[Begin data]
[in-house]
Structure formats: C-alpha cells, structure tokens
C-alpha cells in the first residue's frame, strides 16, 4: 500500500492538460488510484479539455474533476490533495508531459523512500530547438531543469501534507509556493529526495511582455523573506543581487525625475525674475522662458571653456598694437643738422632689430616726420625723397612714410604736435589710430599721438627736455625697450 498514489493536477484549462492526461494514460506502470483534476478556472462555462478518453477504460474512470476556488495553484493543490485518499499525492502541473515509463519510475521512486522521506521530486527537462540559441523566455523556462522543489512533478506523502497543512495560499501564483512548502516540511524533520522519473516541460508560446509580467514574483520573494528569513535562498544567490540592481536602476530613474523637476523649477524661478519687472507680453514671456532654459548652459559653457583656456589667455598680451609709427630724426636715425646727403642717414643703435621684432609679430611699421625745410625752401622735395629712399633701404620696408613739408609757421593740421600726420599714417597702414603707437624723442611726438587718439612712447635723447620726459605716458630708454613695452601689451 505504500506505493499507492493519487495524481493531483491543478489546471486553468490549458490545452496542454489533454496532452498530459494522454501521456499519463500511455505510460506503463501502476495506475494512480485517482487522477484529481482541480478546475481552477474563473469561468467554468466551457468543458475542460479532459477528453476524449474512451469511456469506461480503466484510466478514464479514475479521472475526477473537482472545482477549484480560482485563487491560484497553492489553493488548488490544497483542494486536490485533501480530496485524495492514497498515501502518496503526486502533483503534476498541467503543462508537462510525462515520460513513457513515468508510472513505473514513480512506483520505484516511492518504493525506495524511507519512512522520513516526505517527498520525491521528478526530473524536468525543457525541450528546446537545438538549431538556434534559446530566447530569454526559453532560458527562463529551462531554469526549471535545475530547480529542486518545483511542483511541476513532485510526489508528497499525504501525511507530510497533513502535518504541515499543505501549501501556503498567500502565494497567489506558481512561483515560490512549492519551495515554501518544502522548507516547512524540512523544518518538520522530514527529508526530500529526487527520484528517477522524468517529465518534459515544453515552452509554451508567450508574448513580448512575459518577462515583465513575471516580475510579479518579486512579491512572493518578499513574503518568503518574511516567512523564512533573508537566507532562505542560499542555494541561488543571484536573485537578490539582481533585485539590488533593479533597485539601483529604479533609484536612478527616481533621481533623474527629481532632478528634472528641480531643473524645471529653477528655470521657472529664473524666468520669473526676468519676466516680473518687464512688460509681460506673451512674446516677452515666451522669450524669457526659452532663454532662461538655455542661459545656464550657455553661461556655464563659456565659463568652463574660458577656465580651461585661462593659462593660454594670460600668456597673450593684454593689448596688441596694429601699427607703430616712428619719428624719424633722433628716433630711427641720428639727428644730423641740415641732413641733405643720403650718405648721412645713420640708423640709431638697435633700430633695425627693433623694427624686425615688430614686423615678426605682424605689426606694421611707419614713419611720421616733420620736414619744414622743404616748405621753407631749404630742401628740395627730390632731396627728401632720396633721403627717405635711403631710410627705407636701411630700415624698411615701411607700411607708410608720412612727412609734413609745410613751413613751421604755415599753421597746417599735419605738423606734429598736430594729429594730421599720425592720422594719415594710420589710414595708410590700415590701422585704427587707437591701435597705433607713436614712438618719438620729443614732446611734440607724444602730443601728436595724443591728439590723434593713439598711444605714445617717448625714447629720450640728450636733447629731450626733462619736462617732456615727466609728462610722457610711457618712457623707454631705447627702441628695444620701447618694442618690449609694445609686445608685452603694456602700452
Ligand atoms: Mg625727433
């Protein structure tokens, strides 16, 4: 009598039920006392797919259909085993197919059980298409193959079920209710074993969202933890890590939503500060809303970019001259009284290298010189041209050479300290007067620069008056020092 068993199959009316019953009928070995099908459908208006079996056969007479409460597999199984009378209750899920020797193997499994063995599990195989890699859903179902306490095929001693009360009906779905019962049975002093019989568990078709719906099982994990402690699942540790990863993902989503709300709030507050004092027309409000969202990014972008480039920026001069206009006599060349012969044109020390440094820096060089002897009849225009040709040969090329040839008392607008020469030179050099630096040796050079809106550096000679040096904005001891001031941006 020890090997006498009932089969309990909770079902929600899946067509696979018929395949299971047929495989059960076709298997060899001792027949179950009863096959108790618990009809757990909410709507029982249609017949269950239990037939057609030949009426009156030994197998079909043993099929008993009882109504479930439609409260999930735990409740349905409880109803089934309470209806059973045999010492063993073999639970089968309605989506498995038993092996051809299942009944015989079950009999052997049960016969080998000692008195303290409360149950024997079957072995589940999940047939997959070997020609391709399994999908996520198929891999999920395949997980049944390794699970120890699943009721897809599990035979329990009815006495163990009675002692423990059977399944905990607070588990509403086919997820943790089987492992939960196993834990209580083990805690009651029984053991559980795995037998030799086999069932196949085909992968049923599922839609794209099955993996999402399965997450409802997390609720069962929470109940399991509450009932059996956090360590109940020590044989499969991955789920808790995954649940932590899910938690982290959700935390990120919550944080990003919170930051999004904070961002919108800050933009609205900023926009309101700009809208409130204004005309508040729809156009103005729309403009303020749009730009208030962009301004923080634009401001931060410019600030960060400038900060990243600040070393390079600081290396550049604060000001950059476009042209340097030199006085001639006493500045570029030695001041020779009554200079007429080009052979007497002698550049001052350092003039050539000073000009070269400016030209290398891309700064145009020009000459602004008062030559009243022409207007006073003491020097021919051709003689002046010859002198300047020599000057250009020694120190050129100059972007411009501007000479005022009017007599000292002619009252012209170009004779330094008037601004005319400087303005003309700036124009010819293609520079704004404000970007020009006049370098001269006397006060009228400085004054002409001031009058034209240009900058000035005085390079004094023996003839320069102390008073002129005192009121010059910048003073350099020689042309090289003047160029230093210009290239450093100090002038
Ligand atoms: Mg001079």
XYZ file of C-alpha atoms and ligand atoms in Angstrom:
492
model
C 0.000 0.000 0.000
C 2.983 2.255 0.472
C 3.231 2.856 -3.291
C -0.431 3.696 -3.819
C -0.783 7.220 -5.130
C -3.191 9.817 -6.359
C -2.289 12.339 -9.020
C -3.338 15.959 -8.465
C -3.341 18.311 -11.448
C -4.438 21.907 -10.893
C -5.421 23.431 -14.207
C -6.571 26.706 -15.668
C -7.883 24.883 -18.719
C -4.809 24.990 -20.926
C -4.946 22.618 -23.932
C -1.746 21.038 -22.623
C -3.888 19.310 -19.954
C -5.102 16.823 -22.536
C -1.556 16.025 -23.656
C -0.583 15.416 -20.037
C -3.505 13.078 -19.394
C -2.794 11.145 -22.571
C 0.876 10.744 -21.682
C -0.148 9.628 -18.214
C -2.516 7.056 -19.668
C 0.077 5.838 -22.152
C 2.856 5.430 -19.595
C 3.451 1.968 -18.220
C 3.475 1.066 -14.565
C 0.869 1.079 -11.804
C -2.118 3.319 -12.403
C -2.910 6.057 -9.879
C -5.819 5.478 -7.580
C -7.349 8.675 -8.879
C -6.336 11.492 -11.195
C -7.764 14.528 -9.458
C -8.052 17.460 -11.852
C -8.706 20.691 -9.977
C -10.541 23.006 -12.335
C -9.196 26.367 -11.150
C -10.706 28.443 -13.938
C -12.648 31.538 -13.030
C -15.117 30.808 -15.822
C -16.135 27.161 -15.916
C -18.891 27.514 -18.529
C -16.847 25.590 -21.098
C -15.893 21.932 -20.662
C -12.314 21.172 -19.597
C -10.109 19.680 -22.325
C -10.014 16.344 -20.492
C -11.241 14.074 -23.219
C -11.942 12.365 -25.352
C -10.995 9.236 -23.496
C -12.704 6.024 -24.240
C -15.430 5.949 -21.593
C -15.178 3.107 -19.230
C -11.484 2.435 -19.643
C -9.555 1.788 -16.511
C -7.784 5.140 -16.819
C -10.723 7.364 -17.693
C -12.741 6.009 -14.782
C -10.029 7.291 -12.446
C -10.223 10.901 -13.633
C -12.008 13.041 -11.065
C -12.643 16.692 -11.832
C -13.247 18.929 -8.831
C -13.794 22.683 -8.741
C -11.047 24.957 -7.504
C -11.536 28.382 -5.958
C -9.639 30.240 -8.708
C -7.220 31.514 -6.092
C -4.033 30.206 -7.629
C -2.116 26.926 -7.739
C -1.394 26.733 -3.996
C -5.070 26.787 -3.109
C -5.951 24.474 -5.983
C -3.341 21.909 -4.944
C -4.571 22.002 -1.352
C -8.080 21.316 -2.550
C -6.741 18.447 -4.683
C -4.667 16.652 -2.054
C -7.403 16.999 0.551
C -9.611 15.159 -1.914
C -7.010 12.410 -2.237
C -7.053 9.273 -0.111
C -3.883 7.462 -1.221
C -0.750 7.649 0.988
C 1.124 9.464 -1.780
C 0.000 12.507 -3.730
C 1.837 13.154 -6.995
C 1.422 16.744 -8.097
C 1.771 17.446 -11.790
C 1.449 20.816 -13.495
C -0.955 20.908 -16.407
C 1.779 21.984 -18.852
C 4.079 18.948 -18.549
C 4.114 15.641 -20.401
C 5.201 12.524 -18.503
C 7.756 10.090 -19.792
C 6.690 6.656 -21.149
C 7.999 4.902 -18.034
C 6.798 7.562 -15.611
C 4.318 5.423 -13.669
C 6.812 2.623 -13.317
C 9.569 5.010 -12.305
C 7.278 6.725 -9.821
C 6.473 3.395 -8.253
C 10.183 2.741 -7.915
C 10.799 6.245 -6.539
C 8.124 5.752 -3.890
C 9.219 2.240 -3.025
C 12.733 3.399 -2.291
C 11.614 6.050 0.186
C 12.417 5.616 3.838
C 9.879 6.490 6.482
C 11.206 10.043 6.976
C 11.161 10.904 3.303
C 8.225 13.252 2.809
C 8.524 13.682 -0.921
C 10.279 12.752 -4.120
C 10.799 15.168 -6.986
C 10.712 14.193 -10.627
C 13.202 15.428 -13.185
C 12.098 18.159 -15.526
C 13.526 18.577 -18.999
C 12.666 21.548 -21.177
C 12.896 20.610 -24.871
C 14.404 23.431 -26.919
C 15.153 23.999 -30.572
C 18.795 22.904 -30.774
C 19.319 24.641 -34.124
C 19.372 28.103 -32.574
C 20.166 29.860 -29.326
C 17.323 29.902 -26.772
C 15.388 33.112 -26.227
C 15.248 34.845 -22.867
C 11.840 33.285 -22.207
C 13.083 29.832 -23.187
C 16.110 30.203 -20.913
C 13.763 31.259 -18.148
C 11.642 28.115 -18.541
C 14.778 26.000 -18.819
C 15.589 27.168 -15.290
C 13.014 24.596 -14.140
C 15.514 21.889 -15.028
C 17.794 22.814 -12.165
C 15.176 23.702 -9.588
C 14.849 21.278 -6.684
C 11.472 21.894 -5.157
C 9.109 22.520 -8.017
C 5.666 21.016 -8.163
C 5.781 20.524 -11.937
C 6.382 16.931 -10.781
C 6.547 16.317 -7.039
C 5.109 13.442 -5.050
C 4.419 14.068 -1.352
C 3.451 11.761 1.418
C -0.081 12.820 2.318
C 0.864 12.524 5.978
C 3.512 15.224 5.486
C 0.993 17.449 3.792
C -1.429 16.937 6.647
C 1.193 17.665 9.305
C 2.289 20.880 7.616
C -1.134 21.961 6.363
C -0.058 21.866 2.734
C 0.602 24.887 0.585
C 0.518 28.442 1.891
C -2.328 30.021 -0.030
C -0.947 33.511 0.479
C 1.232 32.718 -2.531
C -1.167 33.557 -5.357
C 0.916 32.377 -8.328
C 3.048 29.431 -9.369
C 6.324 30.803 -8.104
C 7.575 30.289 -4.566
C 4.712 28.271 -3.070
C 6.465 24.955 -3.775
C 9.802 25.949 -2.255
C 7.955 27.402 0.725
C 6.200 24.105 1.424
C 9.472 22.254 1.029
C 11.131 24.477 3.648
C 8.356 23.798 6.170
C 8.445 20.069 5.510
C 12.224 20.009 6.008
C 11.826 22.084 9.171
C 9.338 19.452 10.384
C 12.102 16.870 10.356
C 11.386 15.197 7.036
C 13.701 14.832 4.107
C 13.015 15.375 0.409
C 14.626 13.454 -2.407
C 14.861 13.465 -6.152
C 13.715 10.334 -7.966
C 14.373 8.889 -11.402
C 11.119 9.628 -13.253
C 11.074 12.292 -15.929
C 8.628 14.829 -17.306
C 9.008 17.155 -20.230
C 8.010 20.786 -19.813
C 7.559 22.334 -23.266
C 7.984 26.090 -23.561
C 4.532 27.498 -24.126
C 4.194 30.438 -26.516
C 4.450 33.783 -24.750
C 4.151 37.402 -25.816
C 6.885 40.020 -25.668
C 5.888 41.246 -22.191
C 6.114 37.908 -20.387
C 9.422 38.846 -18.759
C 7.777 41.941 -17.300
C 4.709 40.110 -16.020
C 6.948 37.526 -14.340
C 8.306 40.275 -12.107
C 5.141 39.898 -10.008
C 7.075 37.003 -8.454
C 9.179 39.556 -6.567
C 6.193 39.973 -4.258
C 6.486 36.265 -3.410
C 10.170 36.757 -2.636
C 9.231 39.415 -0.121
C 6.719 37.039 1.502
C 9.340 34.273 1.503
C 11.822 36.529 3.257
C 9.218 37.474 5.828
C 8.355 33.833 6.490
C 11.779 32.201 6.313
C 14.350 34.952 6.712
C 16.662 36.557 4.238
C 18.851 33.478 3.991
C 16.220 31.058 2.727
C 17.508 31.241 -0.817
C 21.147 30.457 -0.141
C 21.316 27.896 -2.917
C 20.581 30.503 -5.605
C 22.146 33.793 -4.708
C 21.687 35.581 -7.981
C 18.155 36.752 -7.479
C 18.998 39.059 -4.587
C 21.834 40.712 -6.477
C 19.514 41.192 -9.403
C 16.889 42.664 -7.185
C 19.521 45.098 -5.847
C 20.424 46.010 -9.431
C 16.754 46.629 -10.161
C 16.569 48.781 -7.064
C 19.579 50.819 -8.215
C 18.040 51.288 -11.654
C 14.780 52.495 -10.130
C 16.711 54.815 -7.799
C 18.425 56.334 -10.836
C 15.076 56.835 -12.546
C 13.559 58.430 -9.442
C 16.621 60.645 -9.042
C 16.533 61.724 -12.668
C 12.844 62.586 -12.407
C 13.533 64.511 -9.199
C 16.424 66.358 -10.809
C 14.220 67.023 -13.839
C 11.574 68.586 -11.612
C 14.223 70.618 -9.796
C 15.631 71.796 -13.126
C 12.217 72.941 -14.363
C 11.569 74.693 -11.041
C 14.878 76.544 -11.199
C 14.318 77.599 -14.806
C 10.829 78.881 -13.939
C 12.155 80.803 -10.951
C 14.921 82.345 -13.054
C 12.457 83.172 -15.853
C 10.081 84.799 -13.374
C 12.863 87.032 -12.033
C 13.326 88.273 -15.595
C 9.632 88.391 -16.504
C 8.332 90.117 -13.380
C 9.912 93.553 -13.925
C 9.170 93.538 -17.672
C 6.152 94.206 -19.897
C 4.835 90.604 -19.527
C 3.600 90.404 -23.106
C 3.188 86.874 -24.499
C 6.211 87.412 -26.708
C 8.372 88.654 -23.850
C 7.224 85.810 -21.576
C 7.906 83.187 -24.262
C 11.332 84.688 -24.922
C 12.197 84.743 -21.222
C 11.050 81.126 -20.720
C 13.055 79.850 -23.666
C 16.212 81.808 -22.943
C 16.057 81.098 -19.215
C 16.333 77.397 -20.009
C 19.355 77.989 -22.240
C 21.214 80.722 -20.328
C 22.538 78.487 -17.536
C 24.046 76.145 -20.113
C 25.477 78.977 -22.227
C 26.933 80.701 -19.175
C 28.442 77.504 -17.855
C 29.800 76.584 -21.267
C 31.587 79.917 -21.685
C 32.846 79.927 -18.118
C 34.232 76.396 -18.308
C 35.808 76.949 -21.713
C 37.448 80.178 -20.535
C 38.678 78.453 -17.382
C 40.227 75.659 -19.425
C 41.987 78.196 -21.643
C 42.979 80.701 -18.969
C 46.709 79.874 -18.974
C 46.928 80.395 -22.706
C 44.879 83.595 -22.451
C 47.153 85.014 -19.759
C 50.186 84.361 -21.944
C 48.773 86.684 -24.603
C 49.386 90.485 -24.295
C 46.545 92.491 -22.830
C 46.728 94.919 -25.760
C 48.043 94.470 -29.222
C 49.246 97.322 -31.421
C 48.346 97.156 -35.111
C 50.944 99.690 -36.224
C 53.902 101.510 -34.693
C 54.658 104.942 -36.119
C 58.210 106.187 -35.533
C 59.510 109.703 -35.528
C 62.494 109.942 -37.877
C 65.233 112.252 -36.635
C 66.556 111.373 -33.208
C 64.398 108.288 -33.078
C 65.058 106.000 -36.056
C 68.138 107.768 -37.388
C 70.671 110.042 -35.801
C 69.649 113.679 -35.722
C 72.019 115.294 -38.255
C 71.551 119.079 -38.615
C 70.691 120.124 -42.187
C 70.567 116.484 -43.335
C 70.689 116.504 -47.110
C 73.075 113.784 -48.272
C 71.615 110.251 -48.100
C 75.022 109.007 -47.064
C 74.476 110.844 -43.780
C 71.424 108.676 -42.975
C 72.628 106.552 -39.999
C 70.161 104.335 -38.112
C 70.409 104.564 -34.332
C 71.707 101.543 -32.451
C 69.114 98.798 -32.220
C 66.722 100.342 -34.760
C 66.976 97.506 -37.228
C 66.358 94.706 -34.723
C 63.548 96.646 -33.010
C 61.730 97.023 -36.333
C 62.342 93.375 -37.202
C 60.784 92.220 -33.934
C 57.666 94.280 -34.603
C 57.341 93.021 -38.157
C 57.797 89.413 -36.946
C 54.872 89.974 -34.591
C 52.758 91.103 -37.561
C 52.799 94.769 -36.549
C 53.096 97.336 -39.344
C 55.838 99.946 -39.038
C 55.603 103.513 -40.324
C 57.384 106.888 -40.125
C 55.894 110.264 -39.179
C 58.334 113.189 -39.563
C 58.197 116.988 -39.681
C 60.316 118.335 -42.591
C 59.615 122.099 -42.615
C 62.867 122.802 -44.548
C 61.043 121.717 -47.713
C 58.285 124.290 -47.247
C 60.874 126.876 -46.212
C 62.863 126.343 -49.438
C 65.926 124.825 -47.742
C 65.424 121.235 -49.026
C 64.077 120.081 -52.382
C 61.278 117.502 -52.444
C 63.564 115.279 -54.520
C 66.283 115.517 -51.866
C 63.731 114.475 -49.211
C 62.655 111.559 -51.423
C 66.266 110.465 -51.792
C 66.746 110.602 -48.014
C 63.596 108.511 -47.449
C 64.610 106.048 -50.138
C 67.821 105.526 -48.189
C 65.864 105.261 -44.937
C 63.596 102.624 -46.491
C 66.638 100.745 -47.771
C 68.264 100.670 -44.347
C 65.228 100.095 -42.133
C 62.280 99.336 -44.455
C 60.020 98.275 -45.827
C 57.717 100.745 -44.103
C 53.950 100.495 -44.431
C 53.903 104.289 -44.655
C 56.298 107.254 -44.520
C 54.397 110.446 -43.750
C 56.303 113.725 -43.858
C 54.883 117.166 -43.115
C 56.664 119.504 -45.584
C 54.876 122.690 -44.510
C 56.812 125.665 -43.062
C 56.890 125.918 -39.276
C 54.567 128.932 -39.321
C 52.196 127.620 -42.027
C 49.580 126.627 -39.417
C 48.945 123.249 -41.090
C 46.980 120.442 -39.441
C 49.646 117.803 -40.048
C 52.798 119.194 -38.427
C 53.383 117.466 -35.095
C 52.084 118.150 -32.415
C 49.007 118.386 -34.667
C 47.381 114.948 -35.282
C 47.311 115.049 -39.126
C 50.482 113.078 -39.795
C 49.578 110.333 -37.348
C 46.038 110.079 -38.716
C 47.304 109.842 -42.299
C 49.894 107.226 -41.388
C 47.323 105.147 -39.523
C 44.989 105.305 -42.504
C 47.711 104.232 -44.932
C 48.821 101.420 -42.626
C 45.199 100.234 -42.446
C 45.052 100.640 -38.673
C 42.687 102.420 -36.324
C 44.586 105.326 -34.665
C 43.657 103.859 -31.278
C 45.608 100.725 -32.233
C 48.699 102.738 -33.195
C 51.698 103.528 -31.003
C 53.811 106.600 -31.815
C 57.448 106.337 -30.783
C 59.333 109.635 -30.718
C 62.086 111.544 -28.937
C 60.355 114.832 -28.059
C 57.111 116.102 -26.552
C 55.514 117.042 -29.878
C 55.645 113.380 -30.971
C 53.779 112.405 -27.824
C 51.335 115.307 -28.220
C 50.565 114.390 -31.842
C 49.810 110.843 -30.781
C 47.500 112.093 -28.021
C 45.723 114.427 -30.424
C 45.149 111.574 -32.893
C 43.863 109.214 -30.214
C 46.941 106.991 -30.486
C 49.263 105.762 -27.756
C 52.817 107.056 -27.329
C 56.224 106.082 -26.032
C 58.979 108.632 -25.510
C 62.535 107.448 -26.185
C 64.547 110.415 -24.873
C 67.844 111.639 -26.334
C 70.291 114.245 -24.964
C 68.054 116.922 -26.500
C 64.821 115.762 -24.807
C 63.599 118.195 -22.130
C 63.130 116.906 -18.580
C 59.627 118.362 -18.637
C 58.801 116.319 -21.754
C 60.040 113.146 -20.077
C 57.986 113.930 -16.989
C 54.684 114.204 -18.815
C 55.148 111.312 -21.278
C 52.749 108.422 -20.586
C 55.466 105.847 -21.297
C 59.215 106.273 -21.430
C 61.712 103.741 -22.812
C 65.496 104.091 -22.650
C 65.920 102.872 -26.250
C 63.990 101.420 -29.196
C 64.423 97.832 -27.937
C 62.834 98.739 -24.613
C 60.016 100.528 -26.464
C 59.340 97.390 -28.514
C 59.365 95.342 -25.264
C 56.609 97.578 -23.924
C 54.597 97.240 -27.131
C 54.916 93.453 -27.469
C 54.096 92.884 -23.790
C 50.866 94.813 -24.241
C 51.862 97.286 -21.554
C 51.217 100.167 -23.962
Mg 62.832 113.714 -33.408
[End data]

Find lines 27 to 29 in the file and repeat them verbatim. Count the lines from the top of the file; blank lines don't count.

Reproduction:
C -5.102 16.823 -22.536
C -1.556 16.025 -23.656
C -0.583 15.416 -20.037